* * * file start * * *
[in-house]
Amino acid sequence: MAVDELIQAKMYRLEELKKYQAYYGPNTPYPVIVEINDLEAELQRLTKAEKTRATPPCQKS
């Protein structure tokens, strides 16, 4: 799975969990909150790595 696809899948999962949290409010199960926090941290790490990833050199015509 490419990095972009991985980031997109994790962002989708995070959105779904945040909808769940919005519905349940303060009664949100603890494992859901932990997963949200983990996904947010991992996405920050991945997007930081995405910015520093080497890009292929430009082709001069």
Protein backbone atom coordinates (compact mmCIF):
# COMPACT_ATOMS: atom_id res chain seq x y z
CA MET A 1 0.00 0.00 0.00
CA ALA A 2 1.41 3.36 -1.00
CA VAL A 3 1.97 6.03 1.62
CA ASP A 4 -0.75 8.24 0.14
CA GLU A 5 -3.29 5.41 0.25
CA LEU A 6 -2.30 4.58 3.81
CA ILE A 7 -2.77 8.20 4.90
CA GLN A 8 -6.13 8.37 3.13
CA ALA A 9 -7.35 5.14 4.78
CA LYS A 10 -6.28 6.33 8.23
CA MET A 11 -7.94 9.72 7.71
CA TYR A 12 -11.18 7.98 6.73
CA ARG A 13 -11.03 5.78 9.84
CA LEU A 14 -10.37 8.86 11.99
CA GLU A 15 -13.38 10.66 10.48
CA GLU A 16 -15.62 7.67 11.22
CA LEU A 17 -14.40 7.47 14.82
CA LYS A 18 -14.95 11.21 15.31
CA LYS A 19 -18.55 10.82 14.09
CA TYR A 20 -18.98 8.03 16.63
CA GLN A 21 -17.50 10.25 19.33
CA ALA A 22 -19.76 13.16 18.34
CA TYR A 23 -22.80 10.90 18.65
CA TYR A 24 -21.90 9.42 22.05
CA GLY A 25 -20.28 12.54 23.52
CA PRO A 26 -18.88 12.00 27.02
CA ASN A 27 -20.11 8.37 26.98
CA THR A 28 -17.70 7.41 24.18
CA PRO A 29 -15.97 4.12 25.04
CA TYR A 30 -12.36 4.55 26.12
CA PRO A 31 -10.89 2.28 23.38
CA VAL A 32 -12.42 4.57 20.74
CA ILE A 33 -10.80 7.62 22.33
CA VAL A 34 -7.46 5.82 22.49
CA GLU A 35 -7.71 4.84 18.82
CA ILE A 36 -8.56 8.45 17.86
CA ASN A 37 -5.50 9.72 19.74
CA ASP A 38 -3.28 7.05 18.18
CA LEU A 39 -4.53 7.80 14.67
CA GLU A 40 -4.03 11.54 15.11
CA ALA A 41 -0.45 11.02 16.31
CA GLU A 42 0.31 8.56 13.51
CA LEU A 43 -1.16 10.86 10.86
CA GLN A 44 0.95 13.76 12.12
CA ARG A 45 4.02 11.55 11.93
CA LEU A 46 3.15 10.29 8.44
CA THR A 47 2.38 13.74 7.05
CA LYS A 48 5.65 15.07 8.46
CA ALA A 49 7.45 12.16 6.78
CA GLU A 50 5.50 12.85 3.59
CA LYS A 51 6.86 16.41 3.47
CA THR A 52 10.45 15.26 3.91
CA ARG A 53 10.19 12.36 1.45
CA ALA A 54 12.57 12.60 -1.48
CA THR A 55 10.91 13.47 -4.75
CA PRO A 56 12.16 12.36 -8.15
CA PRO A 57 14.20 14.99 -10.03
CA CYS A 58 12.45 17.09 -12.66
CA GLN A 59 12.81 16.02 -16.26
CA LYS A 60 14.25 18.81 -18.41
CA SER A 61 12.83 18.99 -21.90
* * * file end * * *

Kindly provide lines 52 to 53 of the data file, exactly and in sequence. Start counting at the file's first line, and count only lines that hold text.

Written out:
CA THR A 47 2.38 13.74 7.05
CA LYS A 48 5.65 15.07 8.46